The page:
This resource features two NOVA videos that depict the scientific process in the framework of two groundbreaking 20th century experiments. The first video depicts the the work of chemist Percy Julian to find a synthetic treatment for glaucoma, and the second features Dr. Judah Folkman's quest to understand how tumors grow.
The videos are accompanied by an animated graphic display that shows the steps each scientist is taking along the path of scientific process. The graphics help learners understand that scientists approach and solve problems in unique, non-linear ways. Though both scientists are rigorous and orderly, their approaches do not follow a textbook "scientific method".
Included on this web page are background information and discussion questions for teachers.
experiment, experimental design, experimentation, hypothesis, research design, research methodology, research process, scientific experiment
Metadata instance created
October 6, 2010
by Caroline Hall
October 6, 2010
by Caroline Hall
Last Update when Cataloged:
December 31, 2007
AAAS Benchmark Alignments (2008 Version)
1. The Nature of Science
1A. The Scientific Worldview
6-8: 1A/M2. Scientific knowledge is subject to modification as new information challenges prevailing theories and as a new theory leads to looking at old observations in a new way.
1B. Scientific Inquiry
3-5: 1B/E1. Scientific investigations may take many different forms, including observing what things are like or what is happening somewhere, collecting specimens for analysis, and doing experiments.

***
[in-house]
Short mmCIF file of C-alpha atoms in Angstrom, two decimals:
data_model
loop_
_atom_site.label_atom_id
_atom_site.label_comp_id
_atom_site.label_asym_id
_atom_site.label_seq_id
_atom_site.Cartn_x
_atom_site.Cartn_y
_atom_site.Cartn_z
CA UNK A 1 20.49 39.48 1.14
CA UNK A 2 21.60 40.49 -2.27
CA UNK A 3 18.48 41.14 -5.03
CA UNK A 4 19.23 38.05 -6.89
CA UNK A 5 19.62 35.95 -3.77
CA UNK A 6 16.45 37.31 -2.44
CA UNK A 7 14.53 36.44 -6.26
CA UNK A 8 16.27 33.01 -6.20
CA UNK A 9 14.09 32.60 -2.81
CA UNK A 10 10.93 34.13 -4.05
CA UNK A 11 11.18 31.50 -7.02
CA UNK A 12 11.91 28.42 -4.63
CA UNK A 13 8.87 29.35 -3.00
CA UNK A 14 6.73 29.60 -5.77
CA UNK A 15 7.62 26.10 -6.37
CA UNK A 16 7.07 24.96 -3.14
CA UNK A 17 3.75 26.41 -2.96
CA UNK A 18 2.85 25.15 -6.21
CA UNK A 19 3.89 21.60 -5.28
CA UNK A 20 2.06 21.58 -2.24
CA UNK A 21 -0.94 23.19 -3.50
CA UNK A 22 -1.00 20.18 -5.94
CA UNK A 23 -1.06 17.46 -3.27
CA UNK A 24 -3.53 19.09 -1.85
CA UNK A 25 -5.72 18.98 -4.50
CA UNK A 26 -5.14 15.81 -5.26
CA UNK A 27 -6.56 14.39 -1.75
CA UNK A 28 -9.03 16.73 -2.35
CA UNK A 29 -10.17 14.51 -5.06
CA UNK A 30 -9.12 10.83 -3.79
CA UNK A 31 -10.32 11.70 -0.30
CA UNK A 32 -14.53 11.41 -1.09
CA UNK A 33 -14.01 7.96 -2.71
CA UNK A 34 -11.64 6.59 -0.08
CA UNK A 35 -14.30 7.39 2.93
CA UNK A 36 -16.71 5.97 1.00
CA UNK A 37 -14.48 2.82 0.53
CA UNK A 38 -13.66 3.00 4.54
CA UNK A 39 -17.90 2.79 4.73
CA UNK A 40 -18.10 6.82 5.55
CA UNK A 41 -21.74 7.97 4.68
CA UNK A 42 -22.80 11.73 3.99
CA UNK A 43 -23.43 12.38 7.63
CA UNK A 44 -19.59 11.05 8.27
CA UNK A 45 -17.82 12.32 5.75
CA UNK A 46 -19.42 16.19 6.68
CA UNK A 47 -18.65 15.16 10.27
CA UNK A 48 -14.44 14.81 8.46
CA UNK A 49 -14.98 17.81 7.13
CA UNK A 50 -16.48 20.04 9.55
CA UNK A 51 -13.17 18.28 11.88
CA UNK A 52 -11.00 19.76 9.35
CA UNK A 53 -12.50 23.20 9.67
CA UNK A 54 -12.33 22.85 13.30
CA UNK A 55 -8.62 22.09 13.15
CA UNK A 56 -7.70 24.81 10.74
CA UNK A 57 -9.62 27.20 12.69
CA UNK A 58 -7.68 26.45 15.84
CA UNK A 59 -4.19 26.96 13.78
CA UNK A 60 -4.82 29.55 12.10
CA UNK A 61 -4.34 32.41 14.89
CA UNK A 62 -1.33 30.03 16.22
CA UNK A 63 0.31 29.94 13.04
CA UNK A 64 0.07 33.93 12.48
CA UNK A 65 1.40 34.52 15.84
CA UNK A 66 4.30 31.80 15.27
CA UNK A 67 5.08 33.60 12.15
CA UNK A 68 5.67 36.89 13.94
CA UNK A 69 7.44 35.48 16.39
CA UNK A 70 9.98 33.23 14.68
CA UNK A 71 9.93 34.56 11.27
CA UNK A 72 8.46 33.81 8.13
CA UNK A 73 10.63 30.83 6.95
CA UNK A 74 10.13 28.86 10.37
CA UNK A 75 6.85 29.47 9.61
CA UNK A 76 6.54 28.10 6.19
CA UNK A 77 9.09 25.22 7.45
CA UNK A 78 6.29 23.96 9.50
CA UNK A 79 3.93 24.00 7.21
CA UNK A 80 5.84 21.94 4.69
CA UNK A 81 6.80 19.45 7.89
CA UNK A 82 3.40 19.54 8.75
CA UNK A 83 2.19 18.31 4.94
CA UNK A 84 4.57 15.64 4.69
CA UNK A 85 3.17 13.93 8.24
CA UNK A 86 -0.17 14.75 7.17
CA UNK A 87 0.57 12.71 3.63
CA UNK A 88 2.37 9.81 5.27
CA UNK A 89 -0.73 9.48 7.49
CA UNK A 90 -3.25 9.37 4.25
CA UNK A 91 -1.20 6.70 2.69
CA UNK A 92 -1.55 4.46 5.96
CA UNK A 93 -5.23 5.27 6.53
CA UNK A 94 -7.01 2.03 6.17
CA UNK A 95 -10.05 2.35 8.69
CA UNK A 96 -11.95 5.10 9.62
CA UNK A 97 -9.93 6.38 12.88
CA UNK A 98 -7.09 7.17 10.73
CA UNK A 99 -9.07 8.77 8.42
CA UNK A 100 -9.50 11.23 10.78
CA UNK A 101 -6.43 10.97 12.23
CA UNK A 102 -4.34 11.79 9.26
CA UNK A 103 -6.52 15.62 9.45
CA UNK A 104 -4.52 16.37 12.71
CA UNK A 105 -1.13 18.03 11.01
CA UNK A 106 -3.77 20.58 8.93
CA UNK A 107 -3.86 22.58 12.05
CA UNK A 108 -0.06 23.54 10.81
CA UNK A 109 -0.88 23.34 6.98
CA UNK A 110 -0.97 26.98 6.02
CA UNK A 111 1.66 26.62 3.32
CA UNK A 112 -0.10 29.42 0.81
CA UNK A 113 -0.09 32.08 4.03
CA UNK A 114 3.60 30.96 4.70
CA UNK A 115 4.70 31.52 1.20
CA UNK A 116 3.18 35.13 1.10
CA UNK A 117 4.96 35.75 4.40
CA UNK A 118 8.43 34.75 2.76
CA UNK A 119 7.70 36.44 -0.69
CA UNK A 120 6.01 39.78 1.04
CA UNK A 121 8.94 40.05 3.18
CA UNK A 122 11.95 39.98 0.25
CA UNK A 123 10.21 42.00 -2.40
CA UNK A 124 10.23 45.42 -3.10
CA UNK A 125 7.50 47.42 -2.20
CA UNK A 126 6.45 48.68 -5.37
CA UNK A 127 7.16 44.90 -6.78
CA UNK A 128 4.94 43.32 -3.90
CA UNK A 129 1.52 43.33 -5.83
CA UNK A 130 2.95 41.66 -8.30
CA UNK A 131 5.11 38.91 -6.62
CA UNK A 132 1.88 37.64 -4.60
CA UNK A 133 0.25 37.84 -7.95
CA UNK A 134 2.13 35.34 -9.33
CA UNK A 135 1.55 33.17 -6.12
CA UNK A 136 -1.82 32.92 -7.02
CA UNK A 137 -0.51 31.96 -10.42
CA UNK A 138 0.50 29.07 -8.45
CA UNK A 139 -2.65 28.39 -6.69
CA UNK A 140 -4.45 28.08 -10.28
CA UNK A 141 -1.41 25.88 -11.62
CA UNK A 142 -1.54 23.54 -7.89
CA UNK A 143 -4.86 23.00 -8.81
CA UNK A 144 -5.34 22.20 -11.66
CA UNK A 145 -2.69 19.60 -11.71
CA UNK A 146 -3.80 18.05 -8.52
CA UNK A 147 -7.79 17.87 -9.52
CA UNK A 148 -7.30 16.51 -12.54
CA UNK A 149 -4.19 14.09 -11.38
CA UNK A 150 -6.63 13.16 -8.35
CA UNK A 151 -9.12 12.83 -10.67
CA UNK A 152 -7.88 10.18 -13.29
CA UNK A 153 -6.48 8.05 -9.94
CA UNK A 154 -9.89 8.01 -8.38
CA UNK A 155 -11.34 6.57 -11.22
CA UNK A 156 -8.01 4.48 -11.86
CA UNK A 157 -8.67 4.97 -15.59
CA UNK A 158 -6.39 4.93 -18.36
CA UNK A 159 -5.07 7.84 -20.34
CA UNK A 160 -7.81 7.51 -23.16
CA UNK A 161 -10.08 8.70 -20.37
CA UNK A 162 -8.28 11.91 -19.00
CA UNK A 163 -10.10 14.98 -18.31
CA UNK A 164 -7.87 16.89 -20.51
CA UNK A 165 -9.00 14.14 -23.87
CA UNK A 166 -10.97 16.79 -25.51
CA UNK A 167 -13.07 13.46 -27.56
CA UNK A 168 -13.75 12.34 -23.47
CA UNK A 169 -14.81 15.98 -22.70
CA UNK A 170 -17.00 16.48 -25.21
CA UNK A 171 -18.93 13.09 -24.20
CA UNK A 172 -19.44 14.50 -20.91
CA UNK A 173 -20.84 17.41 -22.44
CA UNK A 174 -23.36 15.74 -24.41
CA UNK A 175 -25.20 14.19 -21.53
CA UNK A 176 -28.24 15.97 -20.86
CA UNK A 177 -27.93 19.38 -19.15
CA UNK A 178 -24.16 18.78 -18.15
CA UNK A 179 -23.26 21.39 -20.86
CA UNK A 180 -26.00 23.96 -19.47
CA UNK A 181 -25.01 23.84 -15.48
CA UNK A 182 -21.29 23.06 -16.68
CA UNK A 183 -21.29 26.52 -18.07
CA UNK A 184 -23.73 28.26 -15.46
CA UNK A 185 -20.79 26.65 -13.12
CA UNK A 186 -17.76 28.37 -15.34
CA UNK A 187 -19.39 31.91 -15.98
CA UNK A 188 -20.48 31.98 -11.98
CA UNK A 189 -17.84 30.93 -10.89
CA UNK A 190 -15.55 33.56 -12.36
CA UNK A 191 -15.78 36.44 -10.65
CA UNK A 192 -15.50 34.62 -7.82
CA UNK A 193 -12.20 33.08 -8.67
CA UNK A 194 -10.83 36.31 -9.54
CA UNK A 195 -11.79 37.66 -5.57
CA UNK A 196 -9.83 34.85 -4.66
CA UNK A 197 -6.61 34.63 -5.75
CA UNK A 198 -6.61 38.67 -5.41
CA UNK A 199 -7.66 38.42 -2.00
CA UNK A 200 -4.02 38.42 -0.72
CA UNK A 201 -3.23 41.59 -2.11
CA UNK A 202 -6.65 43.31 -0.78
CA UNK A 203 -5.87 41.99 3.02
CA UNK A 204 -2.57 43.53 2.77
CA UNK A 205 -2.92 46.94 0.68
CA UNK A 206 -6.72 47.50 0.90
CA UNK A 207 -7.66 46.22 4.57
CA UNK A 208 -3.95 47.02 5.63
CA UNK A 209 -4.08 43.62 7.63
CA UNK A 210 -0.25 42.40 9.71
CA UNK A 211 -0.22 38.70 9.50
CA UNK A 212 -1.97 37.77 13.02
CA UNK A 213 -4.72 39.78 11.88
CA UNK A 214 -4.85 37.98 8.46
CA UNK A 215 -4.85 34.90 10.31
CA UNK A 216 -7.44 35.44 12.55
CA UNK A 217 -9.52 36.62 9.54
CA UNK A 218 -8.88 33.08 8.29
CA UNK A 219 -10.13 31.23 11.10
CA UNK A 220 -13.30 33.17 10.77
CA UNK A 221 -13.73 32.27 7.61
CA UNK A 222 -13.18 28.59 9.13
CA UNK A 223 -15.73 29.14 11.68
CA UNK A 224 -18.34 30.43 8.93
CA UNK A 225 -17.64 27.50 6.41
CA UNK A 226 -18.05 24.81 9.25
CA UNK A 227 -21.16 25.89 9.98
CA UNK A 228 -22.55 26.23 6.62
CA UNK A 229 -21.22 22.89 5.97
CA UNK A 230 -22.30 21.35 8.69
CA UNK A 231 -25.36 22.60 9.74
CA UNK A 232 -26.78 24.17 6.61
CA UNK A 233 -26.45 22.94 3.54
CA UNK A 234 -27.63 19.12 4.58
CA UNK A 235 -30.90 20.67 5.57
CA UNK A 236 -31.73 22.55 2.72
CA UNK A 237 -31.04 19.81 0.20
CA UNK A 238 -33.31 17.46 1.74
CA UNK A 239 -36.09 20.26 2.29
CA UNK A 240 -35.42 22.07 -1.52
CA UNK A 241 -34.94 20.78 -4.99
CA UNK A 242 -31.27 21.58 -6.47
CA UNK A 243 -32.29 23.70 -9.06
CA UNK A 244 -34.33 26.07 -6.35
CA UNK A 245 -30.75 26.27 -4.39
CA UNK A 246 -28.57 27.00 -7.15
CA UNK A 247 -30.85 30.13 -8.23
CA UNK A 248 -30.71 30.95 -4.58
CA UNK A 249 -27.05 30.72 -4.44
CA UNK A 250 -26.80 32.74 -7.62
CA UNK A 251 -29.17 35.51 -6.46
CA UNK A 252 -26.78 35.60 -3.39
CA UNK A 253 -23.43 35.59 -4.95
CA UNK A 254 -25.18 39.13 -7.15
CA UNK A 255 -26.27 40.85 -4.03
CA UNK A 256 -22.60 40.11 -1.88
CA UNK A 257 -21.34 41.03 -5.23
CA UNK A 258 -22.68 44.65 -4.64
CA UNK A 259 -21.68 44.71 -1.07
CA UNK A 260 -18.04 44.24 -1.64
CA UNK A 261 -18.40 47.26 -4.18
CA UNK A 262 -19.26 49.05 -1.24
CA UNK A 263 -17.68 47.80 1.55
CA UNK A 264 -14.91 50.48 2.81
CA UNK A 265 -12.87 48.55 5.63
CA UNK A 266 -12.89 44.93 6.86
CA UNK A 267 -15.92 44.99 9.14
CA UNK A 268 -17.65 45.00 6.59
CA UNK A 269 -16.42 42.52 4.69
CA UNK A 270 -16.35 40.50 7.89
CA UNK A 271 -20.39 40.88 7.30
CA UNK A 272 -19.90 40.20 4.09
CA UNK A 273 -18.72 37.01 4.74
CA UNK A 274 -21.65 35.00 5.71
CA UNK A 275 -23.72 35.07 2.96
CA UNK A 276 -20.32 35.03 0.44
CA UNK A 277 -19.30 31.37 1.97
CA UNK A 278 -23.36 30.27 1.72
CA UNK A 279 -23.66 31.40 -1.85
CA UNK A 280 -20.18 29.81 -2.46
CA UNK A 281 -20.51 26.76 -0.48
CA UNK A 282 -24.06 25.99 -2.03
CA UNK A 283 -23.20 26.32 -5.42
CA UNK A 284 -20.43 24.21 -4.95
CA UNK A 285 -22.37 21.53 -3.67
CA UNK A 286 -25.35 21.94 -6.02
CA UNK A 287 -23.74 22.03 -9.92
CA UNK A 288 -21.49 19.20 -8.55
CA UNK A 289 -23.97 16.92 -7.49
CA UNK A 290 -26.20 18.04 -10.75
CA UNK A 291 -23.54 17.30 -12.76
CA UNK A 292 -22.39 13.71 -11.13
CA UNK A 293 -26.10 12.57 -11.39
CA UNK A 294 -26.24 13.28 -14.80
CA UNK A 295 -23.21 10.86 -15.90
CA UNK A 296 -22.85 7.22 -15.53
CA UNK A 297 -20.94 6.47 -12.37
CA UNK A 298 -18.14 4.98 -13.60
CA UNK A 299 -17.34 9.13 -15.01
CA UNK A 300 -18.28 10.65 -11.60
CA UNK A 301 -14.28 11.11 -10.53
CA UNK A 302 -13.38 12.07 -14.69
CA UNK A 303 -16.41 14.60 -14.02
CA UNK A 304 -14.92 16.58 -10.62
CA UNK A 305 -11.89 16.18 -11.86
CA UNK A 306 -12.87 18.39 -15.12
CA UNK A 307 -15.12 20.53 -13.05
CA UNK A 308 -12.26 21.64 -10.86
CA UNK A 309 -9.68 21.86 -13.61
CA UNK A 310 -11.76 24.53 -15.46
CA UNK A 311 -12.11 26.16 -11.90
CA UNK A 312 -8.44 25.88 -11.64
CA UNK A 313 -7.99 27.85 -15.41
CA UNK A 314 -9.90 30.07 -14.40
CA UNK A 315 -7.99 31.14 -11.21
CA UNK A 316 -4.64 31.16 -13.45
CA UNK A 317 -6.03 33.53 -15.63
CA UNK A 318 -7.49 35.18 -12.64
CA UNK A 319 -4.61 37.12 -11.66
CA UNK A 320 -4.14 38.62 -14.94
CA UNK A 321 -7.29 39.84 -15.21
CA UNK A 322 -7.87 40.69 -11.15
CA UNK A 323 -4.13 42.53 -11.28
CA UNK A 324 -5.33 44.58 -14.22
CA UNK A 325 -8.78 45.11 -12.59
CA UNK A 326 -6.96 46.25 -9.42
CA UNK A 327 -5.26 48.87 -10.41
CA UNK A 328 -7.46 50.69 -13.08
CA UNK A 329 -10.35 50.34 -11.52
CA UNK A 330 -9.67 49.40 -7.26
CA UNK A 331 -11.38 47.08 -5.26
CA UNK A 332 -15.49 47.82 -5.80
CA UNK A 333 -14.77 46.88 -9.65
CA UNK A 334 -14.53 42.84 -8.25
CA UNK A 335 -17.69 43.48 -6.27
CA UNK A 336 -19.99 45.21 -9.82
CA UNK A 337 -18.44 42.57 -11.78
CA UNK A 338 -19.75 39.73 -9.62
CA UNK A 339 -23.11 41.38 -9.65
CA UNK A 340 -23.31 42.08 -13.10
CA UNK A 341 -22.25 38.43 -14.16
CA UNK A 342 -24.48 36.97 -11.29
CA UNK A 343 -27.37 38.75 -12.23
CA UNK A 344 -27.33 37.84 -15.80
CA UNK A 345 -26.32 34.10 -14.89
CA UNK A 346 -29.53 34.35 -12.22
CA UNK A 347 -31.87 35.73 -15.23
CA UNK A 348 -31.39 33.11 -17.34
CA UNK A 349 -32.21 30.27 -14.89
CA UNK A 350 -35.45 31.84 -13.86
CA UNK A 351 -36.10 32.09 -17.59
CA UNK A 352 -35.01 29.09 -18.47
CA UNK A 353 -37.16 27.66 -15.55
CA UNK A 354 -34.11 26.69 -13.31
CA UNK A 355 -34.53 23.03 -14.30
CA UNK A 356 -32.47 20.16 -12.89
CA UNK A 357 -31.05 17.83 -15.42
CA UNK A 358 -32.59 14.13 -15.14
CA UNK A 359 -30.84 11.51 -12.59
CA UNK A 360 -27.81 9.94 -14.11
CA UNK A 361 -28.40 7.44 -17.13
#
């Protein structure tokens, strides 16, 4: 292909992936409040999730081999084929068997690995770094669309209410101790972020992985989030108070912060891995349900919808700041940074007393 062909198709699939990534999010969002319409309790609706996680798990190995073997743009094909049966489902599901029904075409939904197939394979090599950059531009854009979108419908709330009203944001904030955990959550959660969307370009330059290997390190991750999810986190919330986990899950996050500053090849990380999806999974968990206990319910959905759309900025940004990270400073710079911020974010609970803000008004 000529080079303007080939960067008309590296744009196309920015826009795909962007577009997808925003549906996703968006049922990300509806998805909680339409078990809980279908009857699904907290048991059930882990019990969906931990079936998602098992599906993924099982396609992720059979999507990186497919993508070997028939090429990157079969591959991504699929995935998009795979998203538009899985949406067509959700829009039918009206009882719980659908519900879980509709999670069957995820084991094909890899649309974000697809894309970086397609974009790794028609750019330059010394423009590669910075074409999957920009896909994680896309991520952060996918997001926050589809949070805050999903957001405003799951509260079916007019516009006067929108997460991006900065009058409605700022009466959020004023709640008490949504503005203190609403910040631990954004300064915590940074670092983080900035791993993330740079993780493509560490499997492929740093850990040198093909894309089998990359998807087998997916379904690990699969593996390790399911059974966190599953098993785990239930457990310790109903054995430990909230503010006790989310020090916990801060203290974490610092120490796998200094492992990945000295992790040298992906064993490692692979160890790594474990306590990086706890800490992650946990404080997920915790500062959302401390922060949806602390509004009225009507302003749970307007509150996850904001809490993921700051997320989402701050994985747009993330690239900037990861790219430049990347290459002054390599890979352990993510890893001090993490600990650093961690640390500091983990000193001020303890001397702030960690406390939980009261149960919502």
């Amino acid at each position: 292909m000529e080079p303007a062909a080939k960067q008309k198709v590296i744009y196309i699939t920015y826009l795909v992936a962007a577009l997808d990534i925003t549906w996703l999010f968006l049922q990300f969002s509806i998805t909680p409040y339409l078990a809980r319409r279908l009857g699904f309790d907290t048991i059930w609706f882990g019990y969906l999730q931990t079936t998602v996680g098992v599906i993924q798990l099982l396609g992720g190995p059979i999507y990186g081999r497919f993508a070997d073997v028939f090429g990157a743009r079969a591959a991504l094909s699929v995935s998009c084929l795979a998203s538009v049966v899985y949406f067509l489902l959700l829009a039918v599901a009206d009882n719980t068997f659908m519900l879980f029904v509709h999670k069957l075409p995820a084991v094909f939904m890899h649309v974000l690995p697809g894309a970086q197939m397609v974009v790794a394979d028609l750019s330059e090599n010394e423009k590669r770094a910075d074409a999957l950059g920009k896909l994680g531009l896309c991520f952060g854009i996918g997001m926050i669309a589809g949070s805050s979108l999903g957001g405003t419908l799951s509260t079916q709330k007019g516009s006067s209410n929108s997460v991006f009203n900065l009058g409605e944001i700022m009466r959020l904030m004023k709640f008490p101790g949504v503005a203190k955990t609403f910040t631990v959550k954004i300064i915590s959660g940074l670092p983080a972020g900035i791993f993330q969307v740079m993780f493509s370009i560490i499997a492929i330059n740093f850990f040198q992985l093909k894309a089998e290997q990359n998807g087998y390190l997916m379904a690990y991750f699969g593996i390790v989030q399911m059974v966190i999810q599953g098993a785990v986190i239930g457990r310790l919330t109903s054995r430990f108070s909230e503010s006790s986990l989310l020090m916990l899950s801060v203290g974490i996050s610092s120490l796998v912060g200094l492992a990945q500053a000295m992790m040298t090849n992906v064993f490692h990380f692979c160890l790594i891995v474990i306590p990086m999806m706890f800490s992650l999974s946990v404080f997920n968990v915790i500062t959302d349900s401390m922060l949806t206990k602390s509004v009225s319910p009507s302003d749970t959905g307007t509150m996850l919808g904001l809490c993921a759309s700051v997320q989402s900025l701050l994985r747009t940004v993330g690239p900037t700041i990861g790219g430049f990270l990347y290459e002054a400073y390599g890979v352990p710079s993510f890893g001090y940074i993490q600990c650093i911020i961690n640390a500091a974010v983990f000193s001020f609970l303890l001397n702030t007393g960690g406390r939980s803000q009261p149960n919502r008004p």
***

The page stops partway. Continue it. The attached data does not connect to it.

1C. The Scientific Enterprise
6-8: 1C/M7. Accurate record-keeping, openness, and replication are essential for maintaining an investigator's credibility with other scientists and society.
AAAS Benchmark Alignments (1993 Version)
1. THE NATURE OF SCIENCE
A. The Scientific World View
1A (9-12) #3. No matter how well one theory fits observations, a new theory might fit them just as well or better, or might fit a wider range of observations. In science, the testing, revising, and occasional discarding of theories, new and old, never ends. This ongoing process leads to an increasingly better understanding of how things work in the world but not to absolute truth. Evidence for the value of this approach is given by the improving ability of scientists to offer reliable explanations and make accurate predictions.
B. Scientific Inquiry
1B (6-8) #1. Scientists differ greatly in what phenomena they study and how they go about their work. Although there is no fixed set of steps that all scientists follow, scientific investigations usually involve the collection of relevant evidence, the use of logical reasoning, and the application of imagination in devising hypotheses and explanations to make sense of the collected evidence.
1B (6-8) #4. New ideas in science sometimes spring from unexpected findings, and they usually lead to new investigations.
%0 Electronic Source %D December 31, 2007 %T Teachers' Domain: Scientific Processes %I WGBH Educational Foundation %V 2014 %N 20 September 2014 %8 December 31, 2007 %9 application/flash %U http://www.teachersdomain.org/resource/drey07.sci.phys.matter.scprocess/
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